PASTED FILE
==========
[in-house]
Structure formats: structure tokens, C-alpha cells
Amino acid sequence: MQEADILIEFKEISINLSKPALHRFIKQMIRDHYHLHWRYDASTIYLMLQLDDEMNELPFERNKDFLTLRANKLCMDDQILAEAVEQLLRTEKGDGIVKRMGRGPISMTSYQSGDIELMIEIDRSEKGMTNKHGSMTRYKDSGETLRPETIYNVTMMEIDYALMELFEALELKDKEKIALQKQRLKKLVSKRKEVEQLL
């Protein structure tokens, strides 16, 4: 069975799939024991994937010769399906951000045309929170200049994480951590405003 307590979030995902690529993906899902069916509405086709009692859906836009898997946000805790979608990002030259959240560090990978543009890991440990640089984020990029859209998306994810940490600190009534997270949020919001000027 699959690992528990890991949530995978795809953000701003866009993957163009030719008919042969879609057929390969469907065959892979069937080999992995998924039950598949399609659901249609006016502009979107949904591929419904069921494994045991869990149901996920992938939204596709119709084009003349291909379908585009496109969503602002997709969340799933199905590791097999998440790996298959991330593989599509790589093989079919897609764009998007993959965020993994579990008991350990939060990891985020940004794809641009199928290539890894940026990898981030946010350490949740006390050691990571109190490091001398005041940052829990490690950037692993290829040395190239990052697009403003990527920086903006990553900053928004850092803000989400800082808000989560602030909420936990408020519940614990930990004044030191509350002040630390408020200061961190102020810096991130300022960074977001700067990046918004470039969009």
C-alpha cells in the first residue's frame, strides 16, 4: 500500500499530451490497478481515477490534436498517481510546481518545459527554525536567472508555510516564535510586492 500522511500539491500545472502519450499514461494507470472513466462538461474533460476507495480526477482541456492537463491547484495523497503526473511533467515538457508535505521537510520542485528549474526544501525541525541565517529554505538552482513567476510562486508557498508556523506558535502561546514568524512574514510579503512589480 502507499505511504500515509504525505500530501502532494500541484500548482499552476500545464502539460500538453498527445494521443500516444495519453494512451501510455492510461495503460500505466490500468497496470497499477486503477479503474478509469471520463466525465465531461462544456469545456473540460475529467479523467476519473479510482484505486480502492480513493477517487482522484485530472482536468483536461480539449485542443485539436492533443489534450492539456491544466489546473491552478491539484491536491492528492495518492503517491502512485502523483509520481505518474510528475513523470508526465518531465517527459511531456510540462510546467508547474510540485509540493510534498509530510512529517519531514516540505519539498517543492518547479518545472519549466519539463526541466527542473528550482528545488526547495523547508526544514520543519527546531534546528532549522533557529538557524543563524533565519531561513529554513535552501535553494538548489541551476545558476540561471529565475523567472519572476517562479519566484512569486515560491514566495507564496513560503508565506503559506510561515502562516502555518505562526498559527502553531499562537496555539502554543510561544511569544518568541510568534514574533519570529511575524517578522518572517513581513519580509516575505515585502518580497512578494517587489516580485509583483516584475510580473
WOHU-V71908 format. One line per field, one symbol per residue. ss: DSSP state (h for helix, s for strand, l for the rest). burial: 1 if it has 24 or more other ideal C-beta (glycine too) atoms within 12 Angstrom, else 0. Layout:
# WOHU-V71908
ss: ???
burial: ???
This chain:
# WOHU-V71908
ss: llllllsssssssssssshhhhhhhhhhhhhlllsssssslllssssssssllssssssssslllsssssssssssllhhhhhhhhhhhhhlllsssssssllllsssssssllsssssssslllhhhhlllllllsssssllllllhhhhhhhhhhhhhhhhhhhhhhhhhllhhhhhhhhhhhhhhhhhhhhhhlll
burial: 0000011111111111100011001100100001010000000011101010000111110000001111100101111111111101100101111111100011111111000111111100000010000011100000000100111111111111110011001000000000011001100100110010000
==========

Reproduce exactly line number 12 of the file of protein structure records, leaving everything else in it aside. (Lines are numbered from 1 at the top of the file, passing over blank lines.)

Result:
ss: llllllsssssssssssshhhhhhhhhhhhhlllsssssslllssssssssllssssssssslllsssssssssssllhhhhhhhhhhhhhlllsssssssllllsssssssllsssssssslllhhhhlllllllsssssllllllhhhhhhhhhhhhhhhhhhhhhhhhhllhhhhhhhhhhhhhhhhhhhhhhlll